What did I do with Charles’ ashes?

So my husband and I wanted something funky to hold Charles’ ashes. We finally picked them up from the funeral home on his birthday. Well, my husband did. And we chose this basket online from Etsy on the far left–with the tassels. I sort of copied what Tamara did for Logan. She got a nifty, creative basket for Logan’s ashes and I liked that idea.

The ashes barely fit in there. The whole thing is stuffed. But we got them in there with some determination and patience.

I do have two children and Richard had sent me a recent headshot which is below on the same shelf with his brother. I also have a picture of Richard and Charles together as children on the far left. (Not shown in this picture, however.) My friend Tamara flew in from Colorado recently and brought me the lovely colorful, tile you see on the upper right.

I may still get a headstone for Charles and do the burial thing. But I’m not ready yet. Do we buy three plots? I’m not sure what Richard would do one day? With families so spread out these days, this is apparently a big challenge according to my friend who works at a funeral home.

Took just under three years to do this. But glad we finally made some kind of decision.

Reflecting on the first 2 years after losing Charles to suicide

Author: Anne Moss Rogers

I am the owner of emotionally naked, a site that reached a quarter million people in its first 18 months. I am President of Beacon Tree Foundation, advocates for youth mental health as well as a writer and public speaker on the topics of suicide, addiction, mental illness, and grief. I lost my youngest son, Charles, 20, to suicide June 5, 2015. I was a marketing professional for years prior to losing my son and co-owned a digital marketing firm.

9 thoughts on “What did I do with Charles’ ashes?”

  1. Anne,
    Every time I find myself struggling with a decision, you write a blog about it. Thank you. My son’s ashes are sitting on a shelf in my office, still in the box that the funeral director sent them in. His father refused to come together with me on these decisions and instructed the funeral home to divide the ashes. My box came marked, “half the remains of” and it was just another knife in the wound that now encases my heart. He spread our son’s ashes on a mountaintop in CO. I carried my part with me through our recent move from Richmond to Fredericksburg where we built our forever home. My plan is to plant a willow tree and bury his ashes with the roots. I will have a memorial garden there as well as a plaque that I designed. His father gave him wings, I want to give him roots. My struggle is like yours. What if this does not end up being where I live out my days? Perhaps it doesn’t matter. As one of your previous commenters said, our body is truly just a shell of who we are. I long to feel my son’s presence, his ashes are not him, they are the remains of the vessel that carried him for 25 years in this life. What I do know is that my son, with his unending quest for adventure, would not be content to sit on a shelf. At least within a tree, he will always be reasching for the sky and growing and feeling the warmth of the sun. As you can see, I’m still trying to find my way through this reasoning, but wanted to let you know that you aren’t alone in your struggle.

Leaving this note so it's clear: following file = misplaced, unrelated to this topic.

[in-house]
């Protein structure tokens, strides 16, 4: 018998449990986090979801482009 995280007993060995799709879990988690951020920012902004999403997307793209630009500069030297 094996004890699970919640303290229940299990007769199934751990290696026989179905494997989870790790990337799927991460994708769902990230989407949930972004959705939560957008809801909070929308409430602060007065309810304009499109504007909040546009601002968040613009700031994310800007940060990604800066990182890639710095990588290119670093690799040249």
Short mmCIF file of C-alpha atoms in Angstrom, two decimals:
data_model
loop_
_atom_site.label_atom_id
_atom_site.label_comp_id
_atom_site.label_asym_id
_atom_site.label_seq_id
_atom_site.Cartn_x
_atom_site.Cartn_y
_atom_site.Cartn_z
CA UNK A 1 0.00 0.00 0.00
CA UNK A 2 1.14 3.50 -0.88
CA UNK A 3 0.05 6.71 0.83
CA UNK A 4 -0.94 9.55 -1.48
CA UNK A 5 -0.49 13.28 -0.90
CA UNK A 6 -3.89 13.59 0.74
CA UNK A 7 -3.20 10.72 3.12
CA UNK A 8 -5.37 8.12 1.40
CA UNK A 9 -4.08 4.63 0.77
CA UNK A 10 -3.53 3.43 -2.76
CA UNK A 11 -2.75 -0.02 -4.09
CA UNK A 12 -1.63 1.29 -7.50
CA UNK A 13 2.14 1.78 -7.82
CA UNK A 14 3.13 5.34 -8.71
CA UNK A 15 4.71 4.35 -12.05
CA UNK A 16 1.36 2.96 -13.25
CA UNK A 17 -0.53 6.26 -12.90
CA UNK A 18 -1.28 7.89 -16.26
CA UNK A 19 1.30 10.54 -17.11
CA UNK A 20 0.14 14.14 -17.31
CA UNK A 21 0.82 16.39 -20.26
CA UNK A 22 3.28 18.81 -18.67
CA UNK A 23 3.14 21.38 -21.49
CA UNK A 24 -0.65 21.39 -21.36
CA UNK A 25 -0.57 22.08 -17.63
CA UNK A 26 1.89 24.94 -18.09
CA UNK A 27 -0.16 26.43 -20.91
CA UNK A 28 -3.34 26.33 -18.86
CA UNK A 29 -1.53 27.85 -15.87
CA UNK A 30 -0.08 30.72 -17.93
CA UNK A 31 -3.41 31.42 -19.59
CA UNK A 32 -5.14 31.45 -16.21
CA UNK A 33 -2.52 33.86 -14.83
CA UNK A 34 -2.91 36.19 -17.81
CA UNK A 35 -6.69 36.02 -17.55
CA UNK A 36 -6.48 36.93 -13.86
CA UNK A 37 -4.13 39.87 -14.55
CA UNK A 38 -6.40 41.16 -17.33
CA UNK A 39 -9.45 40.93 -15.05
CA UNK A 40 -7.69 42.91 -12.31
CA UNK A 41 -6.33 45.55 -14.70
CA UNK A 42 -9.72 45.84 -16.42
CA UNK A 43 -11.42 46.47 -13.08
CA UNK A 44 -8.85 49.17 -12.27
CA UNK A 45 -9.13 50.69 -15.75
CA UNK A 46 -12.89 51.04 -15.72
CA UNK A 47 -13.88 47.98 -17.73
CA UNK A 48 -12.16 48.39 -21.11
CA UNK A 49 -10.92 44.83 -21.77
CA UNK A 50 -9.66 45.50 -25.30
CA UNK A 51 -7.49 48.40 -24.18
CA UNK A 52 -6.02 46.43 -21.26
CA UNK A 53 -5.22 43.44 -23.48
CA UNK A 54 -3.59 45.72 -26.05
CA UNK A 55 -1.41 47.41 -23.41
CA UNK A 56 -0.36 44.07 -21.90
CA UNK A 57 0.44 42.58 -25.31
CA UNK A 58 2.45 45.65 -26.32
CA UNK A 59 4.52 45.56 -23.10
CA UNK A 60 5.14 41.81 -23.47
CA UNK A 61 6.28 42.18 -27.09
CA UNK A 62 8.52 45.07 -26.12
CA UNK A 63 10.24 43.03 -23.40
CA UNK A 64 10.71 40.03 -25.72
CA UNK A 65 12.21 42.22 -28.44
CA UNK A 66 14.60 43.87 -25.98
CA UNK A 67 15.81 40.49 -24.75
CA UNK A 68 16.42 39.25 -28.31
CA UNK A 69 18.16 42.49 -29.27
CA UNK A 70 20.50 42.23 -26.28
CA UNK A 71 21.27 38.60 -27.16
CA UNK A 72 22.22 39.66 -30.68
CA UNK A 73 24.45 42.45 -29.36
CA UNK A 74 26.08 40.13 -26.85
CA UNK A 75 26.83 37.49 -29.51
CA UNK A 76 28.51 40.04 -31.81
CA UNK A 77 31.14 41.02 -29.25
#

1. I think you’ve come a long way through the thought process. We don’t have to decide now. Your comment is so eloquently said. I have another friend who had to divide the ashes. That would be a good blog post. If you are up to that, it would be good to address that issue.

  2. Anne, I love this container..unobtrusive and who would think but u know!
    My grandfather bought 16 plots in Southampton L0ng Island too many years ago..my grandparents and Dad are buried there but I have no intentions of being there…the older I get the more I may want them thrown in the sea or from the Blue Ridge…I have seen so many die as a nurse and our bodies are really just a shell to our beautiful personalities. …

    1. If I wanted to buy him, they won’t let you use that container. But not my intention at this point. Like you said, we know and didn’t want the typical “urnish” looking urn. Just not Charles. Thank you my friend.

  3. I love what you did – of course it was the right choice. The cemetery thing is much harder. It forces you to consider where you will be buried and possibly the rest of your family. On the other hand, once that is done, it’s sort of nice not to have to make that decision the next time you are in extreme grief.
    We now have the plot and the drawings for our headstone are done. It matches Whitten’s and will be behind his.
    It’s less expensive to do them both at once, but I didn’t want to drive up and see my headstone. It’s creepy and I think it ages you even more.
    It makes me mad we have to think about these things.

    1. It has forced me to think about where we will go. What’s holding me back from just going with Hollywood is that Richard is in California. If we move out there because he stays out there and has a family (yet to be determined), would I want charles all the way back here? I think I want him with me. And good to know about the headstones. That is eye opening.

      But you did it. You give yourself grief for not doing certain things at certain times in your grief but you just did get something important done. Look how long it has taken me just to get to this spot!

  4. I love the container you chose. It is joyful, not somber, and reflects Charles’ personality. Perfect. You really have no timeframe for deciding the next step so it is good to take your time, talk with Richard, think it through. Such complicated decisions… Thank you for sharing this with us. ❤️

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